Why, you ask? Well, in simple terms, your mortgage is a fixed amount, say $200,000. And that amount doesn’t ever get adjusted for inflation. In other words, the mortgage lender doesn’t come to you at the end of the year to tell you that you now owe them more money because inflation was five percent this year. That amount of inflation may not seem like a large amount when you look at a single year, but compound it over thirty years and, as we discussed above, you could be paying back the same mortgage with money that’s worth a lot less than when you started.
The same applies to Marathon’s line of credit with Silvergate, especially because the companies are able to renew it annually, perhaps forever (or at least as long as both companies remain in business). Marathon can borrow money to pay for its operating expenses (including interest on the loan, by the way) and eventually pay it back with devalued dollars when it’s ready.
Bitcoin Goes Up
As we’ve already discussed, Bitcoin is the opposite of fiat in many ways, and retaining value is certainly one of the biggest. Bitcoin had no value when its blockchain was first launched; it’s now worth over $50,000. If you’ve been holding onto your Bitcoin since day one like Satoshi Nakamoto has, then congratulations: you’ve experienced infinite returns.
In the context of Marathon’s fiat-based loan, Bitcoin’s tendency to appreciate over time is important because the loan is backed by a certain level of value rather than a specific number of Bitcoin. Let’s look at an example:
You want to take out a million-dollar loan. Your bank requires you to put up 2 million dollars’ worth of Bitcoin as collateral. At today’s prices near $50,000, that means you need to put up about forty Bitcoin as collateral.
Six months pass and the price of Bitcoin increases to $100,000 dollars each. You still need to post the same 2 million dollars of Bitcoin as collateral for your loan, but now it only takes twenty Bitcoin instead of the original forty. The other twenty Bitcoin are released as collateral and you’re now free to use them however you want.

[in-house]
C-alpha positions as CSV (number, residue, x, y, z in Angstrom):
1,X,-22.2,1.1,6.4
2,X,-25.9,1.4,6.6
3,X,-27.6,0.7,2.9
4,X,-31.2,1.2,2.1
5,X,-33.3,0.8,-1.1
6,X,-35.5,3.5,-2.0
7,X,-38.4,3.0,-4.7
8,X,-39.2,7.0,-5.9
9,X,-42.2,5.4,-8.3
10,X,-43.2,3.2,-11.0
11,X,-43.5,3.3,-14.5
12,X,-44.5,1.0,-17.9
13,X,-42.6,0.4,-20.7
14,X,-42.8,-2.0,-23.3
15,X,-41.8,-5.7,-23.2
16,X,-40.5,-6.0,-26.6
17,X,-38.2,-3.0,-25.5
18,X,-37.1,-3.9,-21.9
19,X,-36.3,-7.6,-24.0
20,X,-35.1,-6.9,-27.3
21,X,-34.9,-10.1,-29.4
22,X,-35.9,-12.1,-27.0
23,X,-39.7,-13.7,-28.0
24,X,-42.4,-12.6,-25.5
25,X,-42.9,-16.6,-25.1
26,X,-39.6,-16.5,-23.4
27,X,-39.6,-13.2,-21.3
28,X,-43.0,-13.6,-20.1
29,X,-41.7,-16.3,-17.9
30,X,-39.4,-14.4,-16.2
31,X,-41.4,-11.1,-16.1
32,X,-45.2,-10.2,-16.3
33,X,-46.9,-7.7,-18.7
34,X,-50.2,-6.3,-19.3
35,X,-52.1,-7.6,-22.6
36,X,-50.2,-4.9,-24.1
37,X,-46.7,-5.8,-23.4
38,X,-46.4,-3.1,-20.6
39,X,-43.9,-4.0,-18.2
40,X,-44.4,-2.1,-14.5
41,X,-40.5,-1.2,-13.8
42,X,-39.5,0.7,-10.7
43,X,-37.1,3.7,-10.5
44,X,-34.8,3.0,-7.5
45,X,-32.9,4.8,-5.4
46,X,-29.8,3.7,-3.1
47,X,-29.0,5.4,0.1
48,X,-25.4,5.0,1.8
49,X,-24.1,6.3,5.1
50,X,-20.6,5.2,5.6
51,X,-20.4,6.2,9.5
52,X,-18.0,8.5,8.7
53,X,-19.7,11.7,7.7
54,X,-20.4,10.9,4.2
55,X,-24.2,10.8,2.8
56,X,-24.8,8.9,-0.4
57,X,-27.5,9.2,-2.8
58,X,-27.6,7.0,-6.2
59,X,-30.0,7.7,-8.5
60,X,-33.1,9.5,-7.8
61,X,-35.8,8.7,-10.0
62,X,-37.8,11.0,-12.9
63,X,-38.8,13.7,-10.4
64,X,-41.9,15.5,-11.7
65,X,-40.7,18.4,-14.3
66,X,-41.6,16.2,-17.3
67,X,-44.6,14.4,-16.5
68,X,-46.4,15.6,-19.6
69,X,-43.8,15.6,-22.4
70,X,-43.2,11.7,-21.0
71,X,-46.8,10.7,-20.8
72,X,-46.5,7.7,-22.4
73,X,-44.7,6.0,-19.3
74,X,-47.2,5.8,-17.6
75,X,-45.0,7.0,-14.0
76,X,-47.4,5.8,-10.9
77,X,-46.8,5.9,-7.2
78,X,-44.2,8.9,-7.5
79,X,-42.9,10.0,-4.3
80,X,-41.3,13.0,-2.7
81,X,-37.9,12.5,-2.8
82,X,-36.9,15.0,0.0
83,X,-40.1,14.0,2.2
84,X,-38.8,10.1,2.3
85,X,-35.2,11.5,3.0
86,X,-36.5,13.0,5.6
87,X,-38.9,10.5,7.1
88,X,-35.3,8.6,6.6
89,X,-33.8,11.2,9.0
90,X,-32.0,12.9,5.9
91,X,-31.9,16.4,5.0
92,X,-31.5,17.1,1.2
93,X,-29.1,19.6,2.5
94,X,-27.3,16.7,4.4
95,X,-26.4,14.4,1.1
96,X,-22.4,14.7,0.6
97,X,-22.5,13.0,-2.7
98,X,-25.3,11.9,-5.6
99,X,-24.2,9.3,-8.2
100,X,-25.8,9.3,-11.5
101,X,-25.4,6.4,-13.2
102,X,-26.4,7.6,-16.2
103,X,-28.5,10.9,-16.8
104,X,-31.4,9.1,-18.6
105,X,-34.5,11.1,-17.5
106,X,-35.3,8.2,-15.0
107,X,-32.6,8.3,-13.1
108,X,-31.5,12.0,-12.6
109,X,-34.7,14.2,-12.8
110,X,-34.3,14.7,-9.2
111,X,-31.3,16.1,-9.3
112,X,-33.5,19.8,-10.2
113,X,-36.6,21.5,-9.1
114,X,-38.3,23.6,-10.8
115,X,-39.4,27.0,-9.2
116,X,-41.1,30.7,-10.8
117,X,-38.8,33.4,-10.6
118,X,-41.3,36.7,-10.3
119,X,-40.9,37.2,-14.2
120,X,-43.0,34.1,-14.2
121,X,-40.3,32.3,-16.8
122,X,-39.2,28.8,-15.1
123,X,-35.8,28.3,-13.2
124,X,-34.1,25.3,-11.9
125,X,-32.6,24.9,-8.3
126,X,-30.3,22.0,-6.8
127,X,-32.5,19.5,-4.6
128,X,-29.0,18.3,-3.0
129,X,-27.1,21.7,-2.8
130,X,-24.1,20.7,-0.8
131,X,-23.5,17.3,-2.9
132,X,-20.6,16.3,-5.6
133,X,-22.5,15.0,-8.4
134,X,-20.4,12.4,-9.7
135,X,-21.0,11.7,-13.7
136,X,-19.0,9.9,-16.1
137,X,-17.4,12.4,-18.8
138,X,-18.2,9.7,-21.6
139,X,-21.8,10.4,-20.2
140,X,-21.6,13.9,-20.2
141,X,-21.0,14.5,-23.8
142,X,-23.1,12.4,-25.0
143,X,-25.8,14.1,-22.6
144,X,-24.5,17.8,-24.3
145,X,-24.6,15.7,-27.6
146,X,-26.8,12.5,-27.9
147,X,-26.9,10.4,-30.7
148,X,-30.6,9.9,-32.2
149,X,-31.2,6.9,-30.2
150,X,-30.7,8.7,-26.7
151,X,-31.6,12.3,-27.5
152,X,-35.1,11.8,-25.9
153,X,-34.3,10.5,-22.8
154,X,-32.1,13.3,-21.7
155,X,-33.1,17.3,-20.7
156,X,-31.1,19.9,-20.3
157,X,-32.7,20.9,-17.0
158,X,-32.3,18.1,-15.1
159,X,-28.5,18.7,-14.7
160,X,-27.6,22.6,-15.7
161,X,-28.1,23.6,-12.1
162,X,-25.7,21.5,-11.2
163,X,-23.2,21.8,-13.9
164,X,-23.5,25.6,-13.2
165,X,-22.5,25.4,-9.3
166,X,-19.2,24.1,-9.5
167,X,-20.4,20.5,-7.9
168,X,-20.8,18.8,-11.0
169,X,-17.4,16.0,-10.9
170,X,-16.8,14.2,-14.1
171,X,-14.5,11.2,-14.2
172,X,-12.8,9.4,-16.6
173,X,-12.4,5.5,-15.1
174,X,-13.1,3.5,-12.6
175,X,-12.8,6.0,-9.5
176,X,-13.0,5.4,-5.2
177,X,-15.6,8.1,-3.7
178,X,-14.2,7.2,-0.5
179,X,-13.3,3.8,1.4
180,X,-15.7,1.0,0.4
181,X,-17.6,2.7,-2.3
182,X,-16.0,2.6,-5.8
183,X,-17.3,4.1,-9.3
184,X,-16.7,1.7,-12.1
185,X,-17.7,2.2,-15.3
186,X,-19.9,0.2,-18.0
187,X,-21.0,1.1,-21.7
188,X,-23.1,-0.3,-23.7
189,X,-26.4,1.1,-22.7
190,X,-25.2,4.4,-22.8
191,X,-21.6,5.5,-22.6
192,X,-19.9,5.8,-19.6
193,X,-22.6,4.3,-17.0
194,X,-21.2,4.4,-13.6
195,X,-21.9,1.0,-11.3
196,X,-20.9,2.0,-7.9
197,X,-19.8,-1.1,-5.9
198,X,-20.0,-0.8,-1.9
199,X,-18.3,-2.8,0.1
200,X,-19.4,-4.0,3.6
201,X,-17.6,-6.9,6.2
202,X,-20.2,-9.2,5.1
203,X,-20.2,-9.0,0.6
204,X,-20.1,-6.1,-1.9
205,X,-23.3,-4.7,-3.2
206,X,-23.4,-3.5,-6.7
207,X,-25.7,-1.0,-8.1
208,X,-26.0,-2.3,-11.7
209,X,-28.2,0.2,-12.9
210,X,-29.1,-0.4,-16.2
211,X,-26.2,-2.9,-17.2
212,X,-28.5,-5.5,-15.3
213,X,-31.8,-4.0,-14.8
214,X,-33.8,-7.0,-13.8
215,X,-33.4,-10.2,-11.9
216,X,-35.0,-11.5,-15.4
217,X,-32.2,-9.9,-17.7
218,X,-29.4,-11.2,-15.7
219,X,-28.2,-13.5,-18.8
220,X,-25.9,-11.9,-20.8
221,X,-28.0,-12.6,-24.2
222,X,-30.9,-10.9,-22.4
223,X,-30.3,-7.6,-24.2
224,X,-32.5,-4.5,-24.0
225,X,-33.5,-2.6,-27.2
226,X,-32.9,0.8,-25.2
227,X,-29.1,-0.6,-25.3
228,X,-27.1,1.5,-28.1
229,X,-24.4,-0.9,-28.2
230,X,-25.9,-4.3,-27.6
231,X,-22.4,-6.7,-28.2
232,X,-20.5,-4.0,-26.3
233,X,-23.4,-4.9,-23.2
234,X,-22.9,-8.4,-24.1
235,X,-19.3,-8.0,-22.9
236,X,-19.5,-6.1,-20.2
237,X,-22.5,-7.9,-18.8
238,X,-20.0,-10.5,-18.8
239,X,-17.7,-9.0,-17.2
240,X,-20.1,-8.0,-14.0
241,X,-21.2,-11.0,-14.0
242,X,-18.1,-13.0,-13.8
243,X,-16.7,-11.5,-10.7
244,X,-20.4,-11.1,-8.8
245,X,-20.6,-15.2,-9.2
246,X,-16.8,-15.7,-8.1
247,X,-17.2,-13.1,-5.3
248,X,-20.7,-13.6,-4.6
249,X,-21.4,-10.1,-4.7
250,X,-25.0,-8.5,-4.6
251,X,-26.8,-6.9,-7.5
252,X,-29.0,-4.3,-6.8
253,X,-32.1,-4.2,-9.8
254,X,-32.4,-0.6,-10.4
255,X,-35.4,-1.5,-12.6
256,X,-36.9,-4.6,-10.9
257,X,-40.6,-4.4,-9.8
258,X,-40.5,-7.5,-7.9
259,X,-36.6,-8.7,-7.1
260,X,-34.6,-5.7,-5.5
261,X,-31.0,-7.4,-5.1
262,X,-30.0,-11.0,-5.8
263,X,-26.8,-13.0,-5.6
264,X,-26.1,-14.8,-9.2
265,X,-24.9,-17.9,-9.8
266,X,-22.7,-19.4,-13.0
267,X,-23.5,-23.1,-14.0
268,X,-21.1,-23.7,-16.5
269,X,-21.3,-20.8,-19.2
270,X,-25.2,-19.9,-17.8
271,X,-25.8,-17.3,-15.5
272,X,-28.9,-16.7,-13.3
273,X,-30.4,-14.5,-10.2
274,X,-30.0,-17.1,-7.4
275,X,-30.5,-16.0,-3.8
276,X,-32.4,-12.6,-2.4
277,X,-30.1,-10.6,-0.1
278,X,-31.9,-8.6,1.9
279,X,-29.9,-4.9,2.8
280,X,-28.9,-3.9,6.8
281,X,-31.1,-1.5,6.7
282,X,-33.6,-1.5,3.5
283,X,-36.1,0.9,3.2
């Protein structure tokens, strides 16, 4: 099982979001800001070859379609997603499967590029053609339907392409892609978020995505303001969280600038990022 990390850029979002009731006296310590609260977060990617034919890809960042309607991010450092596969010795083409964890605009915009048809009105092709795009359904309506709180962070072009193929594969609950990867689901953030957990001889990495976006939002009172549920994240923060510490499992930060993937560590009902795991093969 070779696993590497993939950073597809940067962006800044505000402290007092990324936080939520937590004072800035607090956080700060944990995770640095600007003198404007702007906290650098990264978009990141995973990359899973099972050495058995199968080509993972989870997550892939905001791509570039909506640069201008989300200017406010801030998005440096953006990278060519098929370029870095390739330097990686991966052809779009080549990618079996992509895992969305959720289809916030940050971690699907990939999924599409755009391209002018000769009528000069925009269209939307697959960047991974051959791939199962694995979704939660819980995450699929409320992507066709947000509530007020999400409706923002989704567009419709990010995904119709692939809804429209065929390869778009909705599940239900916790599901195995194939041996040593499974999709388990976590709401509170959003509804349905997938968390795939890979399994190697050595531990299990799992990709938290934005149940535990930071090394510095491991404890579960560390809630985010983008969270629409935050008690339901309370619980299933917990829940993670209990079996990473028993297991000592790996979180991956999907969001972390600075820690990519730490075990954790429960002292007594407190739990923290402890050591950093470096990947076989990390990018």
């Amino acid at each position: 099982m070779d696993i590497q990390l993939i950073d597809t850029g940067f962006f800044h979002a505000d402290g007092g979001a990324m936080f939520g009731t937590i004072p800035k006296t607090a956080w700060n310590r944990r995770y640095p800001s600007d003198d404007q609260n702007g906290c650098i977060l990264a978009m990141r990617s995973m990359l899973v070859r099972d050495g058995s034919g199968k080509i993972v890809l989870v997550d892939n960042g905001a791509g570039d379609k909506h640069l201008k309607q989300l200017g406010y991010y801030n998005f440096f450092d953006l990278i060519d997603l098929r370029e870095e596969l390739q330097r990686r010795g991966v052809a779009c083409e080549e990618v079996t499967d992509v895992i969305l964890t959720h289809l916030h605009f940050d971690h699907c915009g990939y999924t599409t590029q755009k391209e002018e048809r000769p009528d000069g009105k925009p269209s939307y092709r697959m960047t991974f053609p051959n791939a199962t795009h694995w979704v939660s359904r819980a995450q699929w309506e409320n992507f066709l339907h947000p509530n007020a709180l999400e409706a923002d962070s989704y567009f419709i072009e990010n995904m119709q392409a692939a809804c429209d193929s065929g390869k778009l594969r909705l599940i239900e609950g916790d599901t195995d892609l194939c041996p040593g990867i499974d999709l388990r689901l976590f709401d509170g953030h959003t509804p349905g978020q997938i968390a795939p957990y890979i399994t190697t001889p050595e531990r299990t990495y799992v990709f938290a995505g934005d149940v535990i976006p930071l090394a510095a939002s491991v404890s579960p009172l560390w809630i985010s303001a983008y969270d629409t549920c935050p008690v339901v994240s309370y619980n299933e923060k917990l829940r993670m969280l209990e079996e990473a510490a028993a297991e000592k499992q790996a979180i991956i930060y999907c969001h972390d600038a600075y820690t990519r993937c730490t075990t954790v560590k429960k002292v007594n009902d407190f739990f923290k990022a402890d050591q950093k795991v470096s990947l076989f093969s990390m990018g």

Marathon has indicated that it intends to use the line of credit to pay operating expenses, the largest of which are paying for more Bitcoin miners and electricity to power them. It stands to reason then that Marathon will be successful in mining more Bitcoin to add to its holdings. Could it use those holdings to take out an ever-increasing amount of fiat-denominated loans? We’ll let the bank decide.
If what we’ve discussed above seems like a sure-fire plan to game the system, know that it’s not. In fact, it’s extremely risky. Why? Because Bitcoin is so volatile. Bitcoin’s value has increased a lot over the long-term, but its price action has been very choppy over short time frames. Just look at the last six months as an example: Bitcoin topped out at an all-time high of nearly $65,000 and then dropped to less than $30,000 a couple of months later. Marathon might have the stomach for that level of volatility since Bitcoin is its business. Do Silvergate and other banks? My guess is that they don’t, meaning they may pull the rug on Marathon if Bitcoin’s price dips too low for too long.
In other words, never risking more than you’re willing to lose is fantastic advice after all.